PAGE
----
Jobs: More March Sadness
The rapid pace of U.S. job losses continued in March, according to a Labor Dept. report released Apr. 3, though the monthly decline was not as bad as many on Wall Street had feared.
Nonfarm payrolls declined 663,000 in March, slightly higher than economists' median forecast of a 650,000 decline. The unemployment rate rose to to a 25-year high of 8.5% from 8.1% the month before, about as expected.
"While the data indicates the job weakness continues, the report failed to realize the worst fears of a greater than 700,000 drop in jobs," said Standard & Poor's senior economist Beth Ann Bovino.
While February's 651,000 decline was not revised, January was revised down to -741,000 (from -655,000 previously), the second largest slide on record. Job losses averaged 685,000 in the first quarter.
Looking more closely at the March report, average hourly earnings rose 0.2%. Average weekly hours worked dipped to 33.2 from 33.3. The goods-producing sector lost a total of 305,000 jobs, with a 161,000 decline in manufacturing, and a 126,000 drop in construction. Business services lost 133,000 jobs.
Only the leisure and hospitality sector added jobs -- about 8,000.
The report prompted Action Economics to lower its forecast for first-quarter gross domestic product to -5.0% from -4.5%; Action now assumes a 3.0% drop in the second quarter (revised from -2.5%).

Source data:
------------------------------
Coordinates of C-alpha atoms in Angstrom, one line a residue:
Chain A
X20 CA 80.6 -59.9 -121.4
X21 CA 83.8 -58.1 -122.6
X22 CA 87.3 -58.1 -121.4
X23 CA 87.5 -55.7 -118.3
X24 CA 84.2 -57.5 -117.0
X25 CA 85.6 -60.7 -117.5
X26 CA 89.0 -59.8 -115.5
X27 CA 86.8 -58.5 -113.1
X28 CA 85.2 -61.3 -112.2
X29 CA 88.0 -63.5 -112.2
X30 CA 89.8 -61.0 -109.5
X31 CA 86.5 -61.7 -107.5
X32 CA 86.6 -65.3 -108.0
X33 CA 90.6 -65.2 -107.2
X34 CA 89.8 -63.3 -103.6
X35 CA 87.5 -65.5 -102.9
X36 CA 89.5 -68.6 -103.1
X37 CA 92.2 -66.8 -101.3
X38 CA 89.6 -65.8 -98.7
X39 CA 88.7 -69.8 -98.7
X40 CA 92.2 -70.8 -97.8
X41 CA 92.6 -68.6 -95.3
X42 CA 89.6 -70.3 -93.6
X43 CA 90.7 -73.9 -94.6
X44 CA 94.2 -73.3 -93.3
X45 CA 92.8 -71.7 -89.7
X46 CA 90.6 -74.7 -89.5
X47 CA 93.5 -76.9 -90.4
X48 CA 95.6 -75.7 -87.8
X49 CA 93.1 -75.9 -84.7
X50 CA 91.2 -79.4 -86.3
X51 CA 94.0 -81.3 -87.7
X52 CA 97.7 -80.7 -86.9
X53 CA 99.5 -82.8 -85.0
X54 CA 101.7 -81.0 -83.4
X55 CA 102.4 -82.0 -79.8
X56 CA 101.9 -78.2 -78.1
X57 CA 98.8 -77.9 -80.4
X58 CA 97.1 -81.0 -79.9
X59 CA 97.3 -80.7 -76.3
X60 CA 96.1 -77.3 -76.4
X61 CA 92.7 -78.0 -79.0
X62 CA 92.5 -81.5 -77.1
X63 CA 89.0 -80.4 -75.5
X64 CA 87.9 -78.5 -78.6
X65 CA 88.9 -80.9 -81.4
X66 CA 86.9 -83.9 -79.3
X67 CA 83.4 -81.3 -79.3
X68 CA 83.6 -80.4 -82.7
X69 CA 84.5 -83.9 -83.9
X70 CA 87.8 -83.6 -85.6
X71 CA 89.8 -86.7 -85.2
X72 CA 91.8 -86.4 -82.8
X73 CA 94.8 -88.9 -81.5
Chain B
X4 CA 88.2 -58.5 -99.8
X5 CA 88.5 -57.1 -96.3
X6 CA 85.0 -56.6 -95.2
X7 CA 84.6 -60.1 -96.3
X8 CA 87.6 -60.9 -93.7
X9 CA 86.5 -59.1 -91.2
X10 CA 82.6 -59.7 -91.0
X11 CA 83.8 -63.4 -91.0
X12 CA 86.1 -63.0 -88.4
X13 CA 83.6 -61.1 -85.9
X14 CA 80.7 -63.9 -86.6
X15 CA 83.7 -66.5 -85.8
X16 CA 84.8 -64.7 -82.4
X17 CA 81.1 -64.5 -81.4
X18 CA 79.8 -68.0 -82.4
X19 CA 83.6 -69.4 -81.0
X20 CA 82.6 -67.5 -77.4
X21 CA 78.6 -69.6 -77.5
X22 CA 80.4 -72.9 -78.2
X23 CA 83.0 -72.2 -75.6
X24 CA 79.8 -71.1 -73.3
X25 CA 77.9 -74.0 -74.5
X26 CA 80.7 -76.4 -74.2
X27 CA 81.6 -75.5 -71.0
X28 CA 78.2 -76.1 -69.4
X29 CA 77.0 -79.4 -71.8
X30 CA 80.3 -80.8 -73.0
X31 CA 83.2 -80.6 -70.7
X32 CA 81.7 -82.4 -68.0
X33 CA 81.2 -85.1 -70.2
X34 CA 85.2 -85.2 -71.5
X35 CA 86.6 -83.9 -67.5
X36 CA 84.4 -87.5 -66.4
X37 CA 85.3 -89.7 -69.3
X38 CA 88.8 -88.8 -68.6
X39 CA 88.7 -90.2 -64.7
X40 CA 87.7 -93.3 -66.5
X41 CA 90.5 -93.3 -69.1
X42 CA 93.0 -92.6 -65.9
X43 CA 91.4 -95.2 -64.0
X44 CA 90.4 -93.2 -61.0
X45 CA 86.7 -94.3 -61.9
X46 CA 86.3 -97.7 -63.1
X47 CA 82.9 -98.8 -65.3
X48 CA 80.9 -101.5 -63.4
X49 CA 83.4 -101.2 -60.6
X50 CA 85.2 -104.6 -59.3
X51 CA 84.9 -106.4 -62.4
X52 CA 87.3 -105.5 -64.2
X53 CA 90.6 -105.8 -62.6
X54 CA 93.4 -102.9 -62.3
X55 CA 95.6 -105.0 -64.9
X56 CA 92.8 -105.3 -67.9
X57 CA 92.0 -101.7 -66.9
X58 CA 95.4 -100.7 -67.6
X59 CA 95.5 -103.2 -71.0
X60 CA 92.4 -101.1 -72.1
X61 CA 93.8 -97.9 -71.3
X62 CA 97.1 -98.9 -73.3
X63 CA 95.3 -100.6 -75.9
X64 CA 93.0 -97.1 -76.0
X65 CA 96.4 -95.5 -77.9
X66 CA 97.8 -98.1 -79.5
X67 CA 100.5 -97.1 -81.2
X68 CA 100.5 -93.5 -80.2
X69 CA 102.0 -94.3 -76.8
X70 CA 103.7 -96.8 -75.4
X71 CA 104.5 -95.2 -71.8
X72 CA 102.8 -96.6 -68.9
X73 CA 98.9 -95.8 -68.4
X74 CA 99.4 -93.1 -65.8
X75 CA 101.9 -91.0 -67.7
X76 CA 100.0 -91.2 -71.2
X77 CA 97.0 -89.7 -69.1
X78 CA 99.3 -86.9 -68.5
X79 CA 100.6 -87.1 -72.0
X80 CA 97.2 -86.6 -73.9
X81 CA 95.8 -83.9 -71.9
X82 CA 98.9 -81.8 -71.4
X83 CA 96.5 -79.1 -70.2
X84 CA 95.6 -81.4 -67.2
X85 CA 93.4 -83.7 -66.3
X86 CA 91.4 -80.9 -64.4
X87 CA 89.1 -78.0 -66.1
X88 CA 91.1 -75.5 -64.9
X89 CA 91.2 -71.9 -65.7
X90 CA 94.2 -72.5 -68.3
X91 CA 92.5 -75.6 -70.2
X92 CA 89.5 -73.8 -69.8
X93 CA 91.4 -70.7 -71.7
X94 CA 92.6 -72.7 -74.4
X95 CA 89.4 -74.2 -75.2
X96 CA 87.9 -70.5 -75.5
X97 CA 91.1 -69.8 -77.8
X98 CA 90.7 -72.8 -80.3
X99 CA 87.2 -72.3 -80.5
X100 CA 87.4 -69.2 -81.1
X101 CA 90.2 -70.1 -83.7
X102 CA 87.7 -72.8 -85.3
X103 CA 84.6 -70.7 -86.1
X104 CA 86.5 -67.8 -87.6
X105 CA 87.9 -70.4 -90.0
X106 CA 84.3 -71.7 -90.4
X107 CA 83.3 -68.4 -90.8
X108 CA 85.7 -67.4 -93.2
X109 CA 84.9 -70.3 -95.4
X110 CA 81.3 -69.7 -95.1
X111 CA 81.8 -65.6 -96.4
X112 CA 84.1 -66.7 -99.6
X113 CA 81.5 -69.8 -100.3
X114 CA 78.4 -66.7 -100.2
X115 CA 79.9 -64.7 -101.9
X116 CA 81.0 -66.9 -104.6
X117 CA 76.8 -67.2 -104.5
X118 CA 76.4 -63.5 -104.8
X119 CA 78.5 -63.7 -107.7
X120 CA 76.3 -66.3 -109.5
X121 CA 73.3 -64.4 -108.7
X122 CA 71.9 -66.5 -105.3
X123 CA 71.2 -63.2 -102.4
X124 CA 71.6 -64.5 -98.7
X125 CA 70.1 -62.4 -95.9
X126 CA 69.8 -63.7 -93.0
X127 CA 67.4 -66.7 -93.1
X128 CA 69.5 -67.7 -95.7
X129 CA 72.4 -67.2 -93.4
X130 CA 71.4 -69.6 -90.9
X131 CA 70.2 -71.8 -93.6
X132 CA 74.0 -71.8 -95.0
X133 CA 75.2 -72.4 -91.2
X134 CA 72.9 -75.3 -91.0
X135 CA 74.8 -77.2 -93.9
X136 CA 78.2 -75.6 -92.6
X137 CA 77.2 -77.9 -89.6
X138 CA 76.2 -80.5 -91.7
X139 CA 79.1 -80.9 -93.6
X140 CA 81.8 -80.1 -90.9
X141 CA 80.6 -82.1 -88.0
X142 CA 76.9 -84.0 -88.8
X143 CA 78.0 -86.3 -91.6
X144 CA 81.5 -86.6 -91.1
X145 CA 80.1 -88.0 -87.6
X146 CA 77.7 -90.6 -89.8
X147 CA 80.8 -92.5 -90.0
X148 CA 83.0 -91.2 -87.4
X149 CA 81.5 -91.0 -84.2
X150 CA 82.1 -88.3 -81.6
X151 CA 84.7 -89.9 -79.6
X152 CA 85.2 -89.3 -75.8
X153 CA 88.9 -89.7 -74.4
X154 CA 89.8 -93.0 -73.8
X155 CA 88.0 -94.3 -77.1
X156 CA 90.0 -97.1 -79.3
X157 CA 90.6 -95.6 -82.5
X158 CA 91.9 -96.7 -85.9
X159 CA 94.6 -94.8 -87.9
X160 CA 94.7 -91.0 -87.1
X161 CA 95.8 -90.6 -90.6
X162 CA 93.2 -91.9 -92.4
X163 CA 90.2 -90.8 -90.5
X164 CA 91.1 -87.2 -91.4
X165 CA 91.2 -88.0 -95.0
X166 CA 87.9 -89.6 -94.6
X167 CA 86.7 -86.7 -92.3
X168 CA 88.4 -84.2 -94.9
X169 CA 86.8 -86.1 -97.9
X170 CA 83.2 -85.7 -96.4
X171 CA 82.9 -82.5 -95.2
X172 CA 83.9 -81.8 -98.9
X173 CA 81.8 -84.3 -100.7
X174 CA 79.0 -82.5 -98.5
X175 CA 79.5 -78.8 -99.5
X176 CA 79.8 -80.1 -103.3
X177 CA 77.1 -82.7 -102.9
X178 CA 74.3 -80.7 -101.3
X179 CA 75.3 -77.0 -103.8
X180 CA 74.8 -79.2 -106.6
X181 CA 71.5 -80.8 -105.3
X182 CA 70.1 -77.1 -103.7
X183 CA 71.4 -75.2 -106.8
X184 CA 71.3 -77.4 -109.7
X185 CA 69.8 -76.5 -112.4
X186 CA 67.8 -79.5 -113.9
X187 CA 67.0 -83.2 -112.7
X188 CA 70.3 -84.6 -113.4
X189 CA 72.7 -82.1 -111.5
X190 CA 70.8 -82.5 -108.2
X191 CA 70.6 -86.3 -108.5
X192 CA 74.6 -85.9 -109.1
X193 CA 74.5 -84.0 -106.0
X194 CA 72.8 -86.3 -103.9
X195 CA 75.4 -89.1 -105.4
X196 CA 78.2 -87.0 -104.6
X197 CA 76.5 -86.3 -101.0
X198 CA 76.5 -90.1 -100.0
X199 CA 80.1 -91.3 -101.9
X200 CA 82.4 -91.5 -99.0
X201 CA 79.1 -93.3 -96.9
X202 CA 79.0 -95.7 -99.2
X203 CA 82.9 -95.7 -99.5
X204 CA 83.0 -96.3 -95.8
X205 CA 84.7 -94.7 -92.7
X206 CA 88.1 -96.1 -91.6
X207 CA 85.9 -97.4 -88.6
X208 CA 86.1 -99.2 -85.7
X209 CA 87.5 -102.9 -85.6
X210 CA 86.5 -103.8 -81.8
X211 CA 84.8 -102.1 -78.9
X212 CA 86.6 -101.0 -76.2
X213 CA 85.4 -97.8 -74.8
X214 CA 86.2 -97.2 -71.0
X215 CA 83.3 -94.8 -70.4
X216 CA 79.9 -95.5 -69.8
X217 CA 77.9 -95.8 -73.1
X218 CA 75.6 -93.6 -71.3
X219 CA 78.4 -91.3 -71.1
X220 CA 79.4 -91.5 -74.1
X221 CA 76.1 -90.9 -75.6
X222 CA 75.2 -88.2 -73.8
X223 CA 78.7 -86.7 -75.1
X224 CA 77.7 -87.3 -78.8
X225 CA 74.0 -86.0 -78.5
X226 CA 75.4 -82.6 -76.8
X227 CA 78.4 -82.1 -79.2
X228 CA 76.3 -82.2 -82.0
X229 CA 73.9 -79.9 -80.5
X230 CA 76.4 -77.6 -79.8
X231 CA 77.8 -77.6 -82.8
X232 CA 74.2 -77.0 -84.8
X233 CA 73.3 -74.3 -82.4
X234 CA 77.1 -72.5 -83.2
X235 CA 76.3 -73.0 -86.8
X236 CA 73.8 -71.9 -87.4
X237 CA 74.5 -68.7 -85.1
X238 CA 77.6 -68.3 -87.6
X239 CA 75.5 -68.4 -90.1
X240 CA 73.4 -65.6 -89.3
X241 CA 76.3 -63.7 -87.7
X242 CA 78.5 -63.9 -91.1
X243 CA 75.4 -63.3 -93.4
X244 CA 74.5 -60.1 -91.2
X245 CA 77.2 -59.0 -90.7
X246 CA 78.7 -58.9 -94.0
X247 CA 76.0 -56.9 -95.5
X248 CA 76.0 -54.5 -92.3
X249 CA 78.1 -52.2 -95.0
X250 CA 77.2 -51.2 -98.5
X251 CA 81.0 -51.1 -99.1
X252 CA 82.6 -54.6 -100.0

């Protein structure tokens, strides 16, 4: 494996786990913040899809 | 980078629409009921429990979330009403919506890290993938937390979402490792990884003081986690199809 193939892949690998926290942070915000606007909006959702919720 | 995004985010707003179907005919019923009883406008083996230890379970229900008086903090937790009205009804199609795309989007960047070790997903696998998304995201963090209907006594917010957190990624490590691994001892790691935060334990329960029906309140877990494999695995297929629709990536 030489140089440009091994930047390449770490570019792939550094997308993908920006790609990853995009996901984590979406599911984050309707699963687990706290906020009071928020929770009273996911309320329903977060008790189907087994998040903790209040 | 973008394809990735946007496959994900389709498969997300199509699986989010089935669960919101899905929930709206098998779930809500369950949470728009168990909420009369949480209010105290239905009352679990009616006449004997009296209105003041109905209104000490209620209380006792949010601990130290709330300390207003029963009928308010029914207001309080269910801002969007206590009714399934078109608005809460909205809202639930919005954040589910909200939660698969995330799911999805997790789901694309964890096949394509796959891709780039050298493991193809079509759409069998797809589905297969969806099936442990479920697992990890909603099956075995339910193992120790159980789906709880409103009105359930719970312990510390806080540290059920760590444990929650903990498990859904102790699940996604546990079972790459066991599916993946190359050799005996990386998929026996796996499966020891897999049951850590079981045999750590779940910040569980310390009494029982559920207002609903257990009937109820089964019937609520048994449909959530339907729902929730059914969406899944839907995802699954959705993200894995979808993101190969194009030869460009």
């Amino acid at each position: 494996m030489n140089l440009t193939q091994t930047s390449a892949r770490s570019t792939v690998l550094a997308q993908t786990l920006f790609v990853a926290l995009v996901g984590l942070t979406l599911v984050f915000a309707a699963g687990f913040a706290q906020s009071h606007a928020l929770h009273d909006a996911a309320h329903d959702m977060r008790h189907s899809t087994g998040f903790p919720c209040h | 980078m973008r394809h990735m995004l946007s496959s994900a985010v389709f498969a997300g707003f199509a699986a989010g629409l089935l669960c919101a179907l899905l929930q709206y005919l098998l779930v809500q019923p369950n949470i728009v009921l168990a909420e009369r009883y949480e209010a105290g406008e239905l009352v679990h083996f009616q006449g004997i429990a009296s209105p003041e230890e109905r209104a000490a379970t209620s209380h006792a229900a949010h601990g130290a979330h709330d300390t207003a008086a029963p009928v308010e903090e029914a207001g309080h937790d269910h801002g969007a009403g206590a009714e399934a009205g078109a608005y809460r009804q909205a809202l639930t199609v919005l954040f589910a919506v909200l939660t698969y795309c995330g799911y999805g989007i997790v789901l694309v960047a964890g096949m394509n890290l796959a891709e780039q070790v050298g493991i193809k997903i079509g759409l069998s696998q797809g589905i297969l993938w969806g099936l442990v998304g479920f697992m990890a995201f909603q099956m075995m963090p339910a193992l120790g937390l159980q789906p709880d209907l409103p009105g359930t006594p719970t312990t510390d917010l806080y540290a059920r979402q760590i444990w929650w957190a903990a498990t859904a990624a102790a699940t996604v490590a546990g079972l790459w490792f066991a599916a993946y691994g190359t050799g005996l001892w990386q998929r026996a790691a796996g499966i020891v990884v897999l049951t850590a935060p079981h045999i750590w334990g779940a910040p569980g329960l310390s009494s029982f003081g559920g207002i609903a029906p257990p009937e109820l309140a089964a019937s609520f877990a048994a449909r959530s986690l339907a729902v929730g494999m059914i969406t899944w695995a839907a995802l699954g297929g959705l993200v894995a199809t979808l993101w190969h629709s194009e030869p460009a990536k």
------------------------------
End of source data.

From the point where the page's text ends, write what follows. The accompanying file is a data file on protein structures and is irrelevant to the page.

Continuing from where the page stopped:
"There is nothing in this report that points to economic recovery," wrote economists John Ryding and Conrad DeQuadros of RDQ Economics in an Apr. 3 note. "The unemployment rate is rising by 0.1% point per week (and the weekly jobless claims data suggest that this continued through the end of the month), while job losses remain staggering (and continue to be revised higher)."
"Our projected 9-1/2% peak in the unemployment rate for this cycle may be too low if the rate of job losses doesn’t slow in the next couple of months," added Ryding and DeQuadros.
Wrote economist Ray Stone of Stone & McCarthy in an Apr. 3 note: "The take-away from the March payroll data is that the end is nowhere in sight."